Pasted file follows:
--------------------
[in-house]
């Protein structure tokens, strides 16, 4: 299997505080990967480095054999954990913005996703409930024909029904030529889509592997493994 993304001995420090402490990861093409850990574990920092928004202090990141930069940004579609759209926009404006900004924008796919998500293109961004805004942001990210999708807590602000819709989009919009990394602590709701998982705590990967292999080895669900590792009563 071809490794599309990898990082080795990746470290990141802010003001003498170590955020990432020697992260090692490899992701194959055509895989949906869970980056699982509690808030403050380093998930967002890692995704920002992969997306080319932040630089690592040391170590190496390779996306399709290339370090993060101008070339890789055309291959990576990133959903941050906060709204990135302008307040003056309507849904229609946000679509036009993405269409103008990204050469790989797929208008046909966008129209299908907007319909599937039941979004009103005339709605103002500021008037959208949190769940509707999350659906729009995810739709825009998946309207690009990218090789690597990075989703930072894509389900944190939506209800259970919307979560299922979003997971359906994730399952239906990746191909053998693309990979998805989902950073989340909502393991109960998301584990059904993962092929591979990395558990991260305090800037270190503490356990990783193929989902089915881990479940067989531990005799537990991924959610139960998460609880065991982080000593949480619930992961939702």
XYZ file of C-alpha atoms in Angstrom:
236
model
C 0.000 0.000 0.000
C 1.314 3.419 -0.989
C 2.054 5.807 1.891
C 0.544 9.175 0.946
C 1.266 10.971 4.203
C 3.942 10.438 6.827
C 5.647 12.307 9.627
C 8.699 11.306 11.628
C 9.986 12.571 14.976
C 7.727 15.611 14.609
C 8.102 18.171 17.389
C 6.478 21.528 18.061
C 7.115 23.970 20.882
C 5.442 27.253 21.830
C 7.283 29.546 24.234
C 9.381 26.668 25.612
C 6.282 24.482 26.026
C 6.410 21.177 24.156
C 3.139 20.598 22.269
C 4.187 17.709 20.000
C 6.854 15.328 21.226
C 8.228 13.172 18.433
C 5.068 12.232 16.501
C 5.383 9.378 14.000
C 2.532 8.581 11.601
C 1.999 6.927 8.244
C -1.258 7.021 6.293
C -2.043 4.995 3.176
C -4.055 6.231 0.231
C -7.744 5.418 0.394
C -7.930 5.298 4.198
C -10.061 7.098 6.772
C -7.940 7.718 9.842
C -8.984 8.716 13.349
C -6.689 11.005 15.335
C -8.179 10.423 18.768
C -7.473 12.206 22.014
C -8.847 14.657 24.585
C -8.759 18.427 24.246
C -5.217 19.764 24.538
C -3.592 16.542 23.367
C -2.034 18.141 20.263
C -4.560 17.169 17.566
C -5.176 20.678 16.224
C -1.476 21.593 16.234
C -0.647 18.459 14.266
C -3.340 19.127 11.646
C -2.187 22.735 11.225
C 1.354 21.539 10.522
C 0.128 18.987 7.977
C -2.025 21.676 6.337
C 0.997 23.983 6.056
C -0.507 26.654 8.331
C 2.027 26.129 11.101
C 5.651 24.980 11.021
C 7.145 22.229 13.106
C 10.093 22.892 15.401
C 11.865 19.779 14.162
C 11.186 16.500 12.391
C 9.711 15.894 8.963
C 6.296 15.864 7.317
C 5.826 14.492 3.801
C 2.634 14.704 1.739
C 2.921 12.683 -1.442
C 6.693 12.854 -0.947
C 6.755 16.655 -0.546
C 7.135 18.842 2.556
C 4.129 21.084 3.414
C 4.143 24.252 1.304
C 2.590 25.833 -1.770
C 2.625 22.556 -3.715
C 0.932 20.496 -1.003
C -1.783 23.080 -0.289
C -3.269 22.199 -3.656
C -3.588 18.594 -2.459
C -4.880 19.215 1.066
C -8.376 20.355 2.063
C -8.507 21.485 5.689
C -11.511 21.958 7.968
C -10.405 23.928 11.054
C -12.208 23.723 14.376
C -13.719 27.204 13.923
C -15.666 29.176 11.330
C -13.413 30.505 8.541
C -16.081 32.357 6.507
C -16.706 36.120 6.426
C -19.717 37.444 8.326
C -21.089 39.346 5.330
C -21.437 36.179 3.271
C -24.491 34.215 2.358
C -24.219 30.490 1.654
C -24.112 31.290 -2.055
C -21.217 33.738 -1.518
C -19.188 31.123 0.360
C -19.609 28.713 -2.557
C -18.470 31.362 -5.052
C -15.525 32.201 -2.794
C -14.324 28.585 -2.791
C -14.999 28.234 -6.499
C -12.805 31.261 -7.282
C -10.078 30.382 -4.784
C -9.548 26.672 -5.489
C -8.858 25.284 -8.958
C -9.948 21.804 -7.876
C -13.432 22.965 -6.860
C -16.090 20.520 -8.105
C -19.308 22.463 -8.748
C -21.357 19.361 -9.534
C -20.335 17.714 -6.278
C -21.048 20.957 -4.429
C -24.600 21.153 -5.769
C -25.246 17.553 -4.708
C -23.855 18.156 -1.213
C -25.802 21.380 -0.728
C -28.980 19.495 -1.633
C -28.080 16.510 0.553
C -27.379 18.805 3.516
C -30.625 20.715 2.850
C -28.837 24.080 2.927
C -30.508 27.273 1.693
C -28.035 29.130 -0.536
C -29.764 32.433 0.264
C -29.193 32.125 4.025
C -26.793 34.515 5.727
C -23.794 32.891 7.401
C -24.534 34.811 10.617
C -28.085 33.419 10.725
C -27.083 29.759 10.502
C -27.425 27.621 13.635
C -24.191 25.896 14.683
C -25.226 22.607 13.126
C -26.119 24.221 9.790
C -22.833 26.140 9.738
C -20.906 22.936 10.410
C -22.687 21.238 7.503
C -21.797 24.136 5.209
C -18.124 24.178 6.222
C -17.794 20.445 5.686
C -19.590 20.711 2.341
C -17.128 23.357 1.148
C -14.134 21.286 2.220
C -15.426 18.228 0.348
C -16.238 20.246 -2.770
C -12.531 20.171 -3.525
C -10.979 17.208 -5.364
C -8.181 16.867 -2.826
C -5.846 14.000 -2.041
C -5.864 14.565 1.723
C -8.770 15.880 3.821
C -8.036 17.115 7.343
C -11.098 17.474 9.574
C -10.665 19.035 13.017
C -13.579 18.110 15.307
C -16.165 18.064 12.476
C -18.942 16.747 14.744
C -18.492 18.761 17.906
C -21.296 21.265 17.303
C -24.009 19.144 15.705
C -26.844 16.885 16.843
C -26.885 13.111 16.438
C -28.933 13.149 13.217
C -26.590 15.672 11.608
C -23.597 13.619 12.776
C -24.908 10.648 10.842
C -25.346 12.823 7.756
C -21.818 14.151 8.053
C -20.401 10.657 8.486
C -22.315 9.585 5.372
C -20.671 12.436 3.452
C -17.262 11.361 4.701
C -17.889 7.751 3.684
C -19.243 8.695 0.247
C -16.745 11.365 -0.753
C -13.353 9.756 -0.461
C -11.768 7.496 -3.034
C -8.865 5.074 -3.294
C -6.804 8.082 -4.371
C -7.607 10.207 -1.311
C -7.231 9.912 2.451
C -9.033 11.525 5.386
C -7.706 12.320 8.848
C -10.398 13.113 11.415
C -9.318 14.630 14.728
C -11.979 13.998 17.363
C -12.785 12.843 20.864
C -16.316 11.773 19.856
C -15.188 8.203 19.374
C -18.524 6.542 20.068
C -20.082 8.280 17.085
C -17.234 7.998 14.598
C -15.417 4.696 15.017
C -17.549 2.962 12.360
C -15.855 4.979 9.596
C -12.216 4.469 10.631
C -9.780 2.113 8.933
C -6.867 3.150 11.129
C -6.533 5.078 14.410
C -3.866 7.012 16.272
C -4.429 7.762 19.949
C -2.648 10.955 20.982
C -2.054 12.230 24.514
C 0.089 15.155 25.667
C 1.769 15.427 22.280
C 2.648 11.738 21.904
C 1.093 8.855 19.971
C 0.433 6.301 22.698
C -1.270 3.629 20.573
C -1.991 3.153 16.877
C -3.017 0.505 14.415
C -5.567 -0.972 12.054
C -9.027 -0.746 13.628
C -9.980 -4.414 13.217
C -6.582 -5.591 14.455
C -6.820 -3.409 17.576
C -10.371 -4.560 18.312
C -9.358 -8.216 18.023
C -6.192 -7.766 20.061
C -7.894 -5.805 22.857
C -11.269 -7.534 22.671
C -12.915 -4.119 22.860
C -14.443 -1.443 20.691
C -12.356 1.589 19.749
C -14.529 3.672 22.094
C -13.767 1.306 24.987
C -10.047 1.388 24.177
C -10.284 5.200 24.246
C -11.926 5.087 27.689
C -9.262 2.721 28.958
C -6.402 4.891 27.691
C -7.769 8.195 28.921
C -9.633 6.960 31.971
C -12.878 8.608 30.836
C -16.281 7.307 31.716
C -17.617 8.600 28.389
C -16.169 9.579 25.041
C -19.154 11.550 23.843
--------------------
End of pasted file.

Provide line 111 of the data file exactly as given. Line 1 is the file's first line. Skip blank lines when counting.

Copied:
C -16.090 20.520 -8.105